Raising politicians' pay is always controversial - especially in the teeth of a recession and with the MPs' expenses scandal fresh in people's mind.
That is why our lot at Stormont set up an independent review to look at their remuneration.
The problem with independent reviews is that the results produced vary depending on the terms of reference set and the costs allowed for.
We saw that with the review of student funding, which switched its findings when new economic data was fed in.
In the case of MLAs, Pat McCartan, who sits on the review body, has given a broad hint that MLAs are likely to get a pay increase.
There is some "headroom", as he says, between the £43,000 paid to our MLAs and the £57,000 paid to Scottish MSPs, or the £54,000 received by Assembly Members in Wales.
There is a difference, though. Here we have one MLA per 16,565 of the population. In Scotland, the ratio is one to 50,107 and in Wales it is one AM to 40,481 people.
So, proportionate to our size, we have more than three times as many Assembly members as Wales and nearly two-and-a-half times more than Scotland.
This discrepancy could be factored into the pay equation. And the cost of such a bloated administration doesn't end with salaries.
As Jim Allister discovered through written questions, another £1.2m is fed into the MLAs' pension-pot. Then there are expenses.
Is it too much to ask that any increase in MLAs' pay should be self-financing? Pay increases could be linked to a reduction in numbers.
That is what is happening in both the private and public sector - it is called doing more with less.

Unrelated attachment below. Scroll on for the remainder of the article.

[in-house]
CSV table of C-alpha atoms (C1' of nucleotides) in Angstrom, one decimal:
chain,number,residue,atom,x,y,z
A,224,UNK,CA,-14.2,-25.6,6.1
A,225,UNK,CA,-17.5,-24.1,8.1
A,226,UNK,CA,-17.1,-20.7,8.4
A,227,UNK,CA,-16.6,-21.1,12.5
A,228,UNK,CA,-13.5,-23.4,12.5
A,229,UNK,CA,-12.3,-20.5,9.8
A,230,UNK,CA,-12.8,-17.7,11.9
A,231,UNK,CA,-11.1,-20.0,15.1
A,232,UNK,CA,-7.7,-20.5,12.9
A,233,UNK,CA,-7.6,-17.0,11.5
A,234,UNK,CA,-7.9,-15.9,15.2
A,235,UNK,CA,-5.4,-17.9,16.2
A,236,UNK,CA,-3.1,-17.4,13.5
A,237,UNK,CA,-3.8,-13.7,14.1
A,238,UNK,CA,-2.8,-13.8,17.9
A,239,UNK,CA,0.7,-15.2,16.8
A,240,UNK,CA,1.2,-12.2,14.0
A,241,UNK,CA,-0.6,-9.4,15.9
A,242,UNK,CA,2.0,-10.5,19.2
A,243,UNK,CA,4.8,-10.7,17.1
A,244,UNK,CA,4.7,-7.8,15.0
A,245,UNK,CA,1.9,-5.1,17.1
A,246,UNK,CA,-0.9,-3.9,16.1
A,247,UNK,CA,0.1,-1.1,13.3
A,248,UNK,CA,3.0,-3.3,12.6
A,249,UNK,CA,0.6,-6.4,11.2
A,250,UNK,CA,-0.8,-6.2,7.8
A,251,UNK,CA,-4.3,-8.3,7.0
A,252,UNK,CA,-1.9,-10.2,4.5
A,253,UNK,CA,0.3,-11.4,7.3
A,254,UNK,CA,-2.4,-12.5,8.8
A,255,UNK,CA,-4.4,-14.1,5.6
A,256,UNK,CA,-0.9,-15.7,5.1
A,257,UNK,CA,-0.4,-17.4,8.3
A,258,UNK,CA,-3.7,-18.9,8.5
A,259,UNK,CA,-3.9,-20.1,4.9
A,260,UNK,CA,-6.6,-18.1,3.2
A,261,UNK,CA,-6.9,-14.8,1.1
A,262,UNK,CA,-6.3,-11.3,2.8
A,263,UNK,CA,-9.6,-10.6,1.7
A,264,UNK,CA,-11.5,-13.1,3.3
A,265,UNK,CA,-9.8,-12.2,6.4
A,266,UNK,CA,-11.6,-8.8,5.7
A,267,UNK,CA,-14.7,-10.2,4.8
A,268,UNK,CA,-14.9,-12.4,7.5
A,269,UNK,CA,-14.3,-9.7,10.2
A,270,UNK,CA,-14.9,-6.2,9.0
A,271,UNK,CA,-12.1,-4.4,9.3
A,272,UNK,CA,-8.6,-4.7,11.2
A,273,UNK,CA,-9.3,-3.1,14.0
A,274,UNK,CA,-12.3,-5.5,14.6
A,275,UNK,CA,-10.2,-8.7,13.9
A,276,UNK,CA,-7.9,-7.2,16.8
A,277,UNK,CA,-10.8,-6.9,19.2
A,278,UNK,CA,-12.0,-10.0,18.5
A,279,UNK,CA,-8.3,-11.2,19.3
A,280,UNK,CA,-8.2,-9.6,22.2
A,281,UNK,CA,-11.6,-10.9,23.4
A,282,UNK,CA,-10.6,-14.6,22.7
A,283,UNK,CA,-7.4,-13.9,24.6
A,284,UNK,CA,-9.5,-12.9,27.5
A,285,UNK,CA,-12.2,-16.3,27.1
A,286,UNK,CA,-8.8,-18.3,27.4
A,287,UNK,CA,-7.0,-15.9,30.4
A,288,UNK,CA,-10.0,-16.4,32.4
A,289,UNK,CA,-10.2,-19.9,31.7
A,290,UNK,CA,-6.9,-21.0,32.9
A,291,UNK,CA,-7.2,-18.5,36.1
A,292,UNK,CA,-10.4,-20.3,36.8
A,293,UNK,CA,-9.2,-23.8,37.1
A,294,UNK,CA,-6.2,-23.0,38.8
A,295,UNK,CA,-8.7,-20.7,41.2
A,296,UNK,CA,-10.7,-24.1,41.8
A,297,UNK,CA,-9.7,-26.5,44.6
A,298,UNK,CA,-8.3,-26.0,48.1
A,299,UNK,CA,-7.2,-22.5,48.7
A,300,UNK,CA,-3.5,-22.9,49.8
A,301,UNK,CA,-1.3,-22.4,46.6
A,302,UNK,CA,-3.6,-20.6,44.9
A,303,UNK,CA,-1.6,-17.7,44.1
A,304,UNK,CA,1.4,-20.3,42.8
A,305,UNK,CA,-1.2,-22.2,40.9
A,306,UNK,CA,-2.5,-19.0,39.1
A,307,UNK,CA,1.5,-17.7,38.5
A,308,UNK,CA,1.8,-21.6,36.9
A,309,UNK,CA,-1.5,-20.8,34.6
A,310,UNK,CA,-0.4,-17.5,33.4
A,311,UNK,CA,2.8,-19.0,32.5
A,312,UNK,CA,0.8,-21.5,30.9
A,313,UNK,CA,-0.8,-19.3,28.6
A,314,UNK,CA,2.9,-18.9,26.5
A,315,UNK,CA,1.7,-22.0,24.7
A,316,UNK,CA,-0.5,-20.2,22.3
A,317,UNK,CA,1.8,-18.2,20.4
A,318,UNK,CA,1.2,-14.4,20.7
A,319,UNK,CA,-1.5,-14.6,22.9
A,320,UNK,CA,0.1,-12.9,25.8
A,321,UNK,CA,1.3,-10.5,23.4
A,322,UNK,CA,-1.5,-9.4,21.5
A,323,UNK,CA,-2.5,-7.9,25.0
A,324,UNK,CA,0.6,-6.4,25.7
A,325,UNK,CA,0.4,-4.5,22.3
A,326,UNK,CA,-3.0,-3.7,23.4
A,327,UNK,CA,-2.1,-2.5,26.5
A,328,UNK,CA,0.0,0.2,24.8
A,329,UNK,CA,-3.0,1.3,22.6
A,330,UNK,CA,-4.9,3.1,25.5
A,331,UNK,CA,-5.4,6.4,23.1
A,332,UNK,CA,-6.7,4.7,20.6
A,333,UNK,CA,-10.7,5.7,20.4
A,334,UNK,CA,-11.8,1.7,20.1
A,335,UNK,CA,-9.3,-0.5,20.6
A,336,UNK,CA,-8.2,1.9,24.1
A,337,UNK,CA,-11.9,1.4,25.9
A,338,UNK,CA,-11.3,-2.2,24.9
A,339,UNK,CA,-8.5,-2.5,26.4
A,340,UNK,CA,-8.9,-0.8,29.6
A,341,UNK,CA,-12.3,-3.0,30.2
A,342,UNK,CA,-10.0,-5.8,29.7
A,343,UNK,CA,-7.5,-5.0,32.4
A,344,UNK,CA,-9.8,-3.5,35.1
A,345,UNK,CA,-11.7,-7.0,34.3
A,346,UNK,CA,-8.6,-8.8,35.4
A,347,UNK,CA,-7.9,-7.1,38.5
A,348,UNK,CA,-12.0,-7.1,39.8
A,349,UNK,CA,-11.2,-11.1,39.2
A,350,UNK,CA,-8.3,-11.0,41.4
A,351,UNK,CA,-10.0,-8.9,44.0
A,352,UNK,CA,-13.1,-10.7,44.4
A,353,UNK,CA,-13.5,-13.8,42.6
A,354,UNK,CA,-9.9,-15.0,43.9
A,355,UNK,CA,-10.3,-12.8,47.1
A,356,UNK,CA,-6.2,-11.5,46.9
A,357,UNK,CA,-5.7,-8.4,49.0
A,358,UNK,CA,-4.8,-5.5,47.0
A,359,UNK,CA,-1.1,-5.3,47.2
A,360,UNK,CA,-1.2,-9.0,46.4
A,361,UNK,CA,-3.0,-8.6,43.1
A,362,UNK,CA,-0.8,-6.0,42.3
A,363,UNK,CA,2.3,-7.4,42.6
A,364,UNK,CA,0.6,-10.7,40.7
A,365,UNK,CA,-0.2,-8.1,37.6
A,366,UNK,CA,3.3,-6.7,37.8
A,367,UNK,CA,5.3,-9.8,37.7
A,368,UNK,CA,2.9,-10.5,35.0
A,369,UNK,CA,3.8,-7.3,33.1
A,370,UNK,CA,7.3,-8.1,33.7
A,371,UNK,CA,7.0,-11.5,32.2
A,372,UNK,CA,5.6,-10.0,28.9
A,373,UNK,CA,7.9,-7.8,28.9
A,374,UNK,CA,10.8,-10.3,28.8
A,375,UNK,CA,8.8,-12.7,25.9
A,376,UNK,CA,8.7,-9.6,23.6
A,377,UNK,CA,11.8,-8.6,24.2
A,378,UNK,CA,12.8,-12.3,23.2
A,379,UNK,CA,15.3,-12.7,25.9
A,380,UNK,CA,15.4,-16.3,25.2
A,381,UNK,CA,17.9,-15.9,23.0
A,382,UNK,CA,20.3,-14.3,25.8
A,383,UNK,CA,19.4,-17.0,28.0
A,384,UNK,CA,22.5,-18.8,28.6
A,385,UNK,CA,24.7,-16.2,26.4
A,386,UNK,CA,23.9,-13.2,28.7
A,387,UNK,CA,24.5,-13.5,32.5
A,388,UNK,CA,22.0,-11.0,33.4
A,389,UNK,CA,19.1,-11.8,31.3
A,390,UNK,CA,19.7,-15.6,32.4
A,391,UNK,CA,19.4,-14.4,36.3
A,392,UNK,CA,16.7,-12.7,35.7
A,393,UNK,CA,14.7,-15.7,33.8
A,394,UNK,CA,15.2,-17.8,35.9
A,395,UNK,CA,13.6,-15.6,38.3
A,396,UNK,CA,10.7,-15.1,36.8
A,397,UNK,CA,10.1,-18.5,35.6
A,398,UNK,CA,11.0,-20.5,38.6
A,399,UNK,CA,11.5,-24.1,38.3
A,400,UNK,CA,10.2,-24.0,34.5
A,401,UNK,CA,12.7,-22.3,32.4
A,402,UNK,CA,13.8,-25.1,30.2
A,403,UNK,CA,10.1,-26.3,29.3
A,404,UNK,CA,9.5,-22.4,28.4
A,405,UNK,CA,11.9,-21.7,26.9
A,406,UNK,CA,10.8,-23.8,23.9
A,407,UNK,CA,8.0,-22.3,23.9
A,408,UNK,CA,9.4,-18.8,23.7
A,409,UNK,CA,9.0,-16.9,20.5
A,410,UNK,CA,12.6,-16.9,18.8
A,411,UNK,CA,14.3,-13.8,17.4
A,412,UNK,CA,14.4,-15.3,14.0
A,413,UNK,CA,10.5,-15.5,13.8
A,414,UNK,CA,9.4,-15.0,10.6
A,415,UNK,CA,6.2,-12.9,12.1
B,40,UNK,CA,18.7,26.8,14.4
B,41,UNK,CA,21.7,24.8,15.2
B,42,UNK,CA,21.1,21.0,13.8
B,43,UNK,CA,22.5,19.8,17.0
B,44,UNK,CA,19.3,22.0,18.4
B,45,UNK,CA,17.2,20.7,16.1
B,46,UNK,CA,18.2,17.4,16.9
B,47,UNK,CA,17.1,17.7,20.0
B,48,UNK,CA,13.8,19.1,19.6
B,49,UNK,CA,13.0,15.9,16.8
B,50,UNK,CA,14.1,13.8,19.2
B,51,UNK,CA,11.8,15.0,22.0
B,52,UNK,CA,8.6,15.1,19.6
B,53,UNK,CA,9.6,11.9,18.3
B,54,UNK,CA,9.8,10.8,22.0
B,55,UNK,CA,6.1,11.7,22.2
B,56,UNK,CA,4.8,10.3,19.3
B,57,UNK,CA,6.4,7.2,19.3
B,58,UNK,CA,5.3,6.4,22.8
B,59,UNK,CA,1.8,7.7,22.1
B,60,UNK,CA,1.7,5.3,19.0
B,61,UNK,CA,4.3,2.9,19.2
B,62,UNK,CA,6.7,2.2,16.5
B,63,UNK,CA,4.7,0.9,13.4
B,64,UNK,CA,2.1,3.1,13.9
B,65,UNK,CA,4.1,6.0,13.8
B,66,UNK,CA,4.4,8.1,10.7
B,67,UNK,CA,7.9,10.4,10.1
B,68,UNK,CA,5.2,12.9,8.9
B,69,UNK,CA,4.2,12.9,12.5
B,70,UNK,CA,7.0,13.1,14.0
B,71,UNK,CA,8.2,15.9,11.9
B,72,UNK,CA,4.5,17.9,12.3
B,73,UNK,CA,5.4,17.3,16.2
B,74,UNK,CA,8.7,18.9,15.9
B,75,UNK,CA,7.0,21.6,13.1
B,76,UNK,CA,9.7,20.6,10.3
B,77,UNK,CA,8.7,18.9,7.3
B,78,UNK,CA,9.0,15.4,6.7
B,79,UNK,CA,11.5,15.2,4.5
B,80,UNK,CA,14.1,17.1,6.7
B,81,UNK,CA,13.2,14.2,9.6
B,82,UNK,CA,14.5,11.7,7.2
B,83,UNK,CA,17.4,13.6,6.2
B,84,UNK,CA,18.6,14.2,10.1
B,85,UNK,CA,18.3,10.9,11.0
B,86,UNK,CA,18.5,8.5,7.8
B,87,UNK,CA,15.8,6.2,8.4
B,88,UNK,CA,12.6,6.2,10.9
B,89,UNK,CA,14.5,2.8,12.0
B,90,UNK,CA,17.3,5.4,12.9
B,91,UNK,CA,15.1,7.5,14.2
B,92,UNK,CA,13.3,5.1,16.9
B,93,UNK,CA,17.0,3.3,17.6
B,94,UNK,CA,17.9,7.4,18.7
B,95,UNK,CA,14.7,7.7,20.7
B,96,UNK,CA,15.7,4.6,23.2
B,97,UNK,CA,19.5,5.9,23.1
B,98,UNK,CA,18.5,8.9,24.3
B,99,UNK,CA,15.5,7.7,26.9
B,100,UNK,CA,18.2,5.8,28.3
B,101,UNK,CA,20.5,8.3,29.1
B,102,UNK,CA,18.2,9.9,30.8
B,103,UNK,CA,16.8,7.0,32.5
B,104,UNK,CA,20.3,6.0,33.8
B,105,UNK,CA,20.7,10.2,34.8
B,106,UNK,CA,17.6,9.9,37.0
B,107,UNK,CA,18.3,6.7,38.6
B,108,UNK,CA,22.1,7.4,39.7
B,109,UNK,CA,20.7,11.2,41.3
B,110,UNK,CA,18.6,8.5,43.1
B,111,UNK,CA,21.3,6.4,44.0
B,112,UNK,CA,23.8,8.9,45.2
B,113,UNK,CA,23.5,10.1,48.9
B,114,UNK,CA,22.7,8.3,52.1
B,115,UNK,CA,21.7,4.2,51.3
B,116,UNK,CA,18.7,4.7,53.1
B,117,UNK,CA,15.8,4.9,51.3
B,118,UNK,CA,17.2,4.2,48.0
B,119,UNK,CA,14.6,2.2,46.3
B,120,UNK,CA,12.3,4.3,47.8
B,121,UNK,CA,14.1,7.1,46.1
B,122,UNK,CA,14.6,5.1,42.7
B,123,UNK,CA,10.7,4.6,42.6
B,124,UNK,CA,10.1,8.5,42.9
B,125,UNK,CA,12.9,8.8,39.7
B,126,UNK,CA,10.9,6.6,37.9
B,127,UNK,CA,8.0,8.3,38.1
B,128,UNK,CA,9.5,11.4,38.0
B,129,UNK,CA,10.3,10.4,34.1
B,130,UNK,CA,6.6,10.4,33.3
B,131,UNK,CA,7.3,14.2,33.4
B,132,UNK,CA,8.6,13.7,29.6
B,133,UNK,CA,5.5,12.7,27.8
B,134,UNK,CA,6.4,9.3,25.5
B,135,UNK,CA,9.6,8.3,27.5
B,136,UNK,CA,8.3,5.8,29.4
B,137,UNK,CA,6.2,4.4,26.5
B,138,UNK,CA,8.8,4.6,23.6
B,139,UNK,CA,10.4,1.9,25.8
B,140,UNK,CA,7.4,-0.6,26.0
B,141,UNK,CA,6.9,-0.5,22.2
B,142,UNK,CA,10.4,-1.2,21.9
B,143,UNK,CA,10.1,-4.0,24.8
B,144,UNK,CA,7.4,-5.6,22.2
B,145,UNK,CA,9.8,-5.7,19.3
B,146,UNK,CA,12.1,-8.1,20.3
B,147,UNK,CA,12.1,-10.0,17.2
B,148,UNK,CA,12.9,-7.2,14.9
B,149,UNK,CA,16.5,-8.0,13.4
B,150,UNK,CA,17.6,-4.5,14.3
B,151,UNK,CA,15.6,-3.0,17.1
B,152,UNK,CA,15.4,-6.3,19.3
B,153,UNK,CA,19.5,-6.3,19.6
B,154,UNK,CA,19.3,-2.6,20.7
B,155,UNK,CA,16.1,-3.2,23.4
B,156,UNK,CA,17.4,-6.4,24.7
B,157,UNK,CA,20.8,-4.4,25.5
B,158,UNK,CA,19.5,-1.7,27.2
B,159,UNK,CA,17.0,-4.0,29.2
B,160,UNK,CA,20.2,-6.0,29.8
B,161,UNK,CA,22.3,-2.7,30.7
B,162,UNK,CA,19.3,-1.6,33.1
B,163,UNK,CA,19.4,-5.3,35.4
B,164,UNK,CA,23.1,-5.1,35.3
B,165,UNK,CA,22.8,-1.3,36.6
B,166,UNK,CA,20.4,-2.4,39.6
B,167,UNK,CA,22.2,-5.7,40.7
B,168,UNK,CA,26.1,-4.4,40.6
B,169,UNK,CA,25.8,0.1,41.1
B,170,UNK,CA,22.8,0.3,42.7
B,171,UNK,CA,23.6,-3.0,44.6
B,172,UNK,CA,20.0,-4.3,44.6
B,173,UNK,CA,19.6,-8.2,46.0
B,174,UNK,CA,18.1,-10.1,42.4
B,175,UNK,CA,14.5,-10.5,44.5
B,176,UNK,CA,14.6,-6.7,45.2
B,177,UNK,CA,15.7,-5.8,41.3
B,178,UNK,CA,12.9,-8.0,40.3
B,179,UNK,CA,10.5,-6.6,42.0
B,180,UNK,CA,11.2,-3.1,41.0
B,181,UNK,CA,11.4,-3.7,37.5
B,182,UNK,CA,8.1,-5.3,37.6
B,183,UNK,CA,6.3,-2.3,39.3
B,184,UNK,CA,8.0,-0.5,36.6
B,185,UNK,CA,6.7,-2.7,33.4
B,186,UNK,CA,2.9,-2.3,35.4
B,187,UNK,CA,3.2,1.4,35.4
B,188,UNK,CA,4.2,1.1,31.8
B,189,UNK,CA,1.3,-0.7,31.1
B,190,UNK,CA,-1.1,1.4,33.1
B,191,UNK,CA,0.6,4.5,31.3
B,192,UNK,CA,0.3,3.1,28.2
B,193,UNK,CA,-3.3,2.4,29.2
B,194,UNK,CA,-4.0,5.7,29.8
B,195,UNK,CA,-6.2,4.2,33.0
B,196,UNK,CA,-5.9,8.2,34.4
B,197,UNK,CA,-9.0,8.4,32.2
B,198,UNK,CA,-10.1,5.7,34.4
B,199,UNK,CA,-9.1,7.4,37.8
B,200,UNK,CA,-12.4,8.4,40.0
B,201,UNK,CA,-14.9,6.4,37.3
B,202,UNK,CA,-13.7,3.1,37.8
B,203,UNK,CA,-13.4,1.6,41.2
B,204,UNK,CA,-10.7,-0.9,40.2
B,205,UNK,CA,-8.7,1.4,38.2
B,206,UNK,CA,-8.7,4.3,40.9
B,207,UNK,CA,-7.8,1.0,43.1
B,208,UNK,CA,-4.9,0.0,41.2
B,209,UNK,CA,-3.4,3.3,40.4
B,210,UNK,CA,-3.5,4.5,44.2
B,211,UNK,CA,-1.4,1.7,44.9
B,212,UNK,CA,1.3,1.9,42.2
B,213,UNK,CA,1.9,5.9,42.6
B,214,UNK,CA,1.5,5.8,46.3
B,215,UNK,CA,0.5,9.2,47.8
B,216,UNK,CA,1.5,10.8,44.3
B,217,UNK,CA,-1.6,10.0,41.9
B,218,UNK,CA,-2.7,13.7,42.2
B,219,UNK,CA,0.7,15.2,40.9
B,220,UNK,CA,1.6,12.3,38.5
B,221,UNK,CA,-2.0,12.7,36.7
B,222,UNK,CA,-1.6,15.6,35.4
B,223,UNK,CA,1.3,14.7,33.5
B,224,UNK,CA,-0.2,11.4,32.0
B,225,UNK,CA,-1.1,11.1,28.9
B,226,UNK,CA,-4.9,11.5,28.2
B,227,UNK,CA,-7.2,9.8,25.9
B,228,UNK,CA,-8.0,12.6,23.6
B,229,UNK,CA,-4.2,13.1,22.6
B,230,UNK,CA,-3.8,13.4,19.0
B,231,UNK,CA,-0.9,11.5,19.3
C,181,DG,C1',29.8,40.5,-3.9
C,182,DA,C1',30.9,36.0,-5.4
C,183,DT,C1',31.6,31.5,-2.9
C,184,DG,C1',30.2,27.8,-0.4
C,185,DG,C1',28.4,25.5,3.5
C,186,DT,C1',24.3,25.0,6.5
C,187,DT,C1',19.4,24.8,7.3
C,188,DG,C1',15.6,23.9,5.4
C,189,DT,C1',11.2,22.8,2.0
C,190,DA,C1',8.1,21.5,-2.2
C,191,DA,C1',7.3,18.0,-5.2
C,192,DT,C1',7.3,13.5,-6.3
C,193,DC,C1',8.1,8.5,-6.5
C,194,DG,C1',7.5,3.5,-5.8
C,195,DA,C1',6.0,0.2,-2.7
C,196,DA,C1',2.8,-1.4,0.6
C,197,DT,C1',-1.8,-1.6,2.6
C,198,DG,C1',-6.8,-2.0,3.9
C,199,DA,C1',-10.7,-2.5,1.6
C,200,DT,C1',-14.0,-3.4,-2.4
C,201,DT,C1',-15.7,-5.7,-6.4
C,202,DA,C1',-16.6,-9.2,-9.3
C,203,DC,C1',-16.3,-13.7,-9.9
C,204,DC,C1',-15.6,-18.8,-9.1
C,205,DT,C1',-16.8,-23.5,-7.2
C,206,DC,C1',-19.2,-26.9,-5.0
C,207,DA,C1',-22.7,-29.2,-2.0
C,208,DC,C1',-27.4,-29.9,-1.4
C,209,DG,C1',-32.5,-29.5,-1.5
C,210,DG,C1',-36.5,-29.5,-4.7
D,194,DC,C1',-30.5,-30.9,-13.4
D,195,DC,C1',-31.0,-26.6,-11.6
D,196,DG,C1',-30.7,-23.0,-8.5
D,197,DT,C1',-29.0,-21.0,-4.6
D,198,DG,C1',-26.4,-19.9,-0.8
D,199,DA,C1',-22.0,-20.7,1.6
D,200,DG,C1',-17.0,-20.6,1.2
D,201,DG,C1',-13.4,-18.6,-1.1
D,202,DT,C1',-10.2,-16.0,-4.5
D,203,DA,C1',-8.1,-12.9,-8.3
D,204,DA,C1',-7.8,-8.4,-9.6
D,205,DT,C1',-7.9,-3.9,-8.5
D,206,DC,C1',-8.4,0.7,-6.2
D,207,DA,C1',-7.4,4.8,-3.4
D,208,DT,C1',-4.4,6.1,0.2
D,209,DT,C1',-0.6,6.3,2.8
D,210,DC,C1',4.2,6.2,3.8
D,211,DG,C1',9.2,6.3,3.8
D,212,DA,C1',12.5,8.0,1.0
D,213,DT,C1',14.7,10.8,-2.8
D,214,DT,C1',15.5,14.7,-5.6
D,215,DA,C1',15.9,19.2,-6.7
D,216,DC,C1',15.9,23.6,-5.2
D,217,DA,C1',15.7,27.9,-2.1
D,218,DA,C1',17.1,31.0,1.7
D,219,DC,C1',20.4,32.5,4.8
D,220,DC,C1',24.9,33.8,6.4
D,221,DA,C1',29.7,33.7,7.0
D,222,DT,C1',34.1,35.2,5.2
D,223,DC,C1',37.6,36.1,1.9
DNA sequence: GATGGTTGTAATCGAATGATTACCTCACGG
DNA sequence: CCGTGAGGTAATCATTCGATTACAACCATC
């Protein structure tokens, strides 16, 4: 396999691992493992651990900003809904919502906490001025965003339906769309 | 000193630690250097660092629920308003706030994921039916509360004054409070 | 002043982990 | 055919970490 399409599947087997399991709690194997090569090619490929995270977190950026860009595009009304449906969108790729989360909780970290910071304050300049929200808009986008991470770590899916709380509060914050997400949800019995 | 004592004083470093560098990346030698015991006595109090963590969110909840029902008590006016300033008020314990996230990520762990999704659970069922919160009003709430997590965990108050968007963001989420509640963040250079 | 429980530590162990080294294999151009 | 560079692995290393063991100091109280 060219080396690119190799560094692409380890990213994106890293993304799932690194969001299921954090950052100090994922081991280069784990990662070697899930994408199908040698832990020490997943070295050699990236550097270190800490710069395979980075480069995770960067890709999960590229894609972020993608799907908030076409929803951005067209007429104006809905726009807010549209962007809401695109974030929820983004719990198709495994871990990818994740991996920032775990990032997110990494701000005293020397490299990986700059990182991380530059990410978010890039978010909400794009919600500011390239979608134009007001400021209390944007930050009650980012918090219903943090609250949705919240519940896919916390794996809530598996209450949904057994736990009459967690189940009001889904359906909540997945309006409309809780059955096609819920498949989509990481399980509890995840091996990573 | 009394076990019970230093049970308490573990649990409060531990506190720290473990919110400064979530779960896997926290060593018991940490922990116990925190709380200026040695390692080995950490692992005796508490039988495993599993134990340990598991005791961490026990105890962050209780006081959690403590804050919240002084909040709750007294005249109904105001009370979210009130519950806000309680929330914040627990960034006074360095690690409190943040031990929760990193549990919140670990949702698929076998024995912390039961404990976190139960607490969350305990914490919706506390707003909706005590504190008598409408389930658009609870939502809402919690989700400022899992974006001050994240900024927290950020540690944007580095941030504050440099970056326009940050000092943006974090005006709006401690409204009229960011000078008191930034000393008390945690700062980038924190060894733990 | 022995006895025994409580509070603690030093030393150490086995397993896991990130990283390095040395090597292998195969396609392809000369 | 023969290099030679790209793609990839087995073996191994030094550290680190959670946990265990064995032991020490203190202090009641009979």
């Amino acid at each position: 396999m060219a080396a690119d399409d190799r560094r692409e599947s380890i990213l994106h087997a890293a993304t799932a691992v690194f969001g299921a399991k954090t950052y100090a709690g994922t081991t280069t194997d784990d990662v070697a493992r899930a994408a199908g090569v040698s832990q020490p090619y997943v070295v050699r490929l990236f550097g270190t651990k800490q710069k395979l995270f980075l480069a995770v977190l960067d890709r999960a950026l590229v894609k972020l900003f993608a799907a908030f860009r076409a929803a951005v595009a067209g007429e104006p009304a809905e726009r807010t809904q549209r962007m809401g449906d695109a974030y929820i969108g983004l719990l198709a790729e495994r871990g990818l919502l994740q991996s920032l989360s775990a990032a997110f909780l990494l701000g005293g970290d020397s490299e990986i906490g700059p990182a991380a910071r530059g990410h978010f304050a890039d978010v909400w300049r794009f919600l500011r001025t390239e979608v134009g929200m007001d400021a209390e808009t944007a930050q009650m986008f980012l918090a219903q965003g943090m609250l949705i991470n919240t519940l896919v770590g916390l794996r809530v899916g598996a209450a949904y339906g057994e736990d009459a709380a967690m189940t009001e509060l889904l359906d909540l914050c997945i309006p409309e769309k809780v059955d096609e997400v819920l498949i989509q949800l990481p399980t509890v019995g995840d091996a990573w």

It is argued that Northern Ireland is unique; this big government structure was established by the Good Friday Agreement and can't be interfered with.
That is like the 'custom and practice' case made by some trades unions use to resist change.
Just because something was necessary in the past doesn't mean that it remains sacrosanct forever.
We need to work out precisely how special we still are compared to other places. Maybe twice as many politicians proportionate to Scotland would suffice 13 years after the Good Friday Agreement, instead of the current three-to-one ratio.
Cutting dead wood might improve the quality of our representation. You only have to compare our plodding Assembly debates, where members read out long speeches and ministers answer planted questions, to see that the standard is often far lower than the leaner, fitter administration in Edinburgh. Ian Paisley Jnr likened it to a school debating chamber.
We also pass very little legislation compared to Holyrood. Sittings are unproductive.
Mr McCartan says that many of our MLAs work 60 to 80 hours a week, but we have got to look at what is being achieved by that effort.
Those long hours may be a fulfilment of Parkinson's Law, which states that 'work expands to fill the time available for its completion'.